Fine OK’d After Carolina Exceeds Admissions Cap for Second Straight Year

The University has been ordered by the UNC System Board of Governors to give up slightly more than $1 million in state funds after exceeding the 18 percent cap on out-of-state admissions for two years in a row.

The action of the full board in early March came a day after the BOG’s Budget and Finance Committee had recommended the penalty be waived.

The BOG decreed in 1986 that no more than 18 percent of an entering freshman class of 15 of the 16 system universities could be from outside North Carolina; the cap does not apply to the UNC School of the Arts in Winston-Salem. The cap is the subject of periodic debate, especially on a campus such as Chapel Hill, which competes nationally with schools with much more liberal out-of-state allowances.

BOG policy says that a school that exceeds the cap for two consecutive fiscal years will have its state operating budget reduced.

UNC exceeded the cap by 0.3 percent in the 2014 entering class (41 admitted students) and by 1.5 percent in 2015 (76 students).

According to BOG policy, the penalty is based on the funding requirements for one student at the campus in question, multiplied by the number of students that exceeds the cap.

Steve Farmer, vice provost for enrollment and undergraduate admissions, said that UNC’s entering classes, when averaged over the past 10 years, are “more than 82 percent North Carolinian.”

The $1,041,017 taken from Carolina’s 2016-17 fiscal year allocation was reallocated to the system’s Need-Based Grant Financial Aid Program for resident undergraduate students from North Carolina.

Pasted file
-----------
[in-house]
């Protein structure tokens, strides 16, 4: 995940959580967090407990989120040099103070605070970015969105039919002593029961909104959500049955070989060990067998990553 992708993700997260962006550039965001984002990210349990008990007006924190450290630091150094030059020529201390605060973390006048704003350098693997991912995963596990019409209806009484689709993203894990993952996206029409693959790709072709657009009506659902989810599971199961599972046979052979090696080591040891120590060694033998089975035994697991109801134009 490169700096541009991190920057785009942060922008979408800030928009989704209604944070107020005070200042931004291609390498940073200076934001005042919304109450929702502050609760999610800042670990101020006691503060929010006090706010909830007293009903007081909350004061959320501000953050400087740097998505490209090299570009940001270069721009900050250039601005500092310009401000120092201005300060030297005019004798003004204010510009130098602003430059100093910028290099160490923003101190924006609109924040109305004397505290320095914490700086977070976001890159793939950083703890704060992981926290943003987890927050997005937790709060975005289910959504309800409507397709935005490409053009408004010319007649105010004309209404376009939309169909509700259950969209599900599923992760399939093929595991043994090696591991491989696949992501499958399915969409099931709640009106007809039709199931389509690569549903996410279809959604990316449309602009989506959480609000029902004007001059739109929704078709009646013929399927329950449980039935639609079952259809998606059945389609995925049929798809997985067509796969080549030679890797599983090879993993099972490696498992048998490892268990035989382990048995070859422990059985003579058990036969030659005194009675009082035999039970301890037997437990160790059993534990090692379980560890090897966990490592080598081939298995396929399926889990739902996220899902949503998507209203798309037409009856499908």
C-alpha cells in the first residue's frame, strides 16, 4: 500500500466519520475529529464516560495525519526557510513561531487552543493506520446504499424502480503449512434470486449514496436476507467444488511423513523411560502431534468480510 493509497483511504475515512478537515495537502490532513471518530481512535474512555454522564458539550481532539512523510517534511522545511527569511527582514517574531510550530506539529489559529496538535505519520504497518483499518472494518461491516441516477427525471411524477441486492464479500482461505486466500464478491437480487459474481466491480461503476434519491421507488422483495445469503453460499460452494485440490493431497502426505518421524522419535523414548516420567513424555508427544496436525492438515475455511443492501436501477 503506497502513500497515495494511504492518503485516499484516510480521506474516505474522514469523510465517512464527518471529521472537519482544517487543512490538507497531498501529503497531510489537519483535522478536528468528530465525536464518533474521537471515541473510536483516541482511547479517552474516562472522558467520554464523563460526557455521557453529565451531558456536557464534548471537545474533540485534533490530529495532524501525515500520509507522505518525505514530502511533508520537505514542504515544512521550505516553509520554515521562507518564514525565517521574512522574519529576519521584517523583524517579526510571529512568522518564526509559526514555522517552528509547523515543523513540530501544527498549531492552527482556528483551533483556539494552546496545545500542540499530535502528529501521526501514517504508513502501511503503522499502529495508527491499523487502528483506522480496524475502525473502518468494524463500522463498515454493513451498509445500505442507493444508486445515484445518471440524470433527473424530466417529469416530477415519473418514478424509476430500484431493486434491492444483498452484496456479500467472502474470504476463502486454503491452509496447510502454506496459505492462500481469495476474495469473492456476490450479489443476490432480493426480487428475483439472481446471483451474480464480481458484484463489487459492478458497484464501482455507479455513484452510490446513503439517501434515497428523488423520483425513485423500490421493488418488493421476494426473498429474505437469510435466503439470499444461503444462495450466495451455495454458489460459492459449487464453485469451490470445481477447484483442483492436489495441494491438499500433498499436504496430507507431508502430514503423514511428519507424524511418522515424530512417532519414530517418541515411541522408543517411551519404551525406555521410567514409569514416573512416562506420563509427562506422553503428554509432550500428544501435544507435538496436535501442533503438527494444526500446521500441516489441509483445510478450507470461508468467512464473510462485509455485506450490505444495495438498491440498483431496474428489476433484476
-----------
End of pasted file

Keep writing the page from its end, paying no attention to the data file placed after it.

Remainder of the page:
Last fall, a total of 21,666 out-of-state students applied to enter Carolina as freshmen; of those, 4,180 were admitted and 855 subsequently enrolled. Applications to Carolina have increased significantly since 2011, after the University began using the Common Application. This application, the product of a nonprofit association, can be used to apply to any of more than 450 member colleges and universities in and outside the U.S. While it streamlines the processing of applications, the Common App also makes it easier for students to apply to more schools.

The University started limiting out-of-state admissions in 1946, when a 15 percent cap was imposed on UNC, N.C. State and Woman’s College (now UNC-Greensboro). But there were exceptions: At times, children of alumni were treated as North Carolinians no matter where they lived, as were out-of-state scholarship recipients, and the cap wasn’t vigorously enforced.


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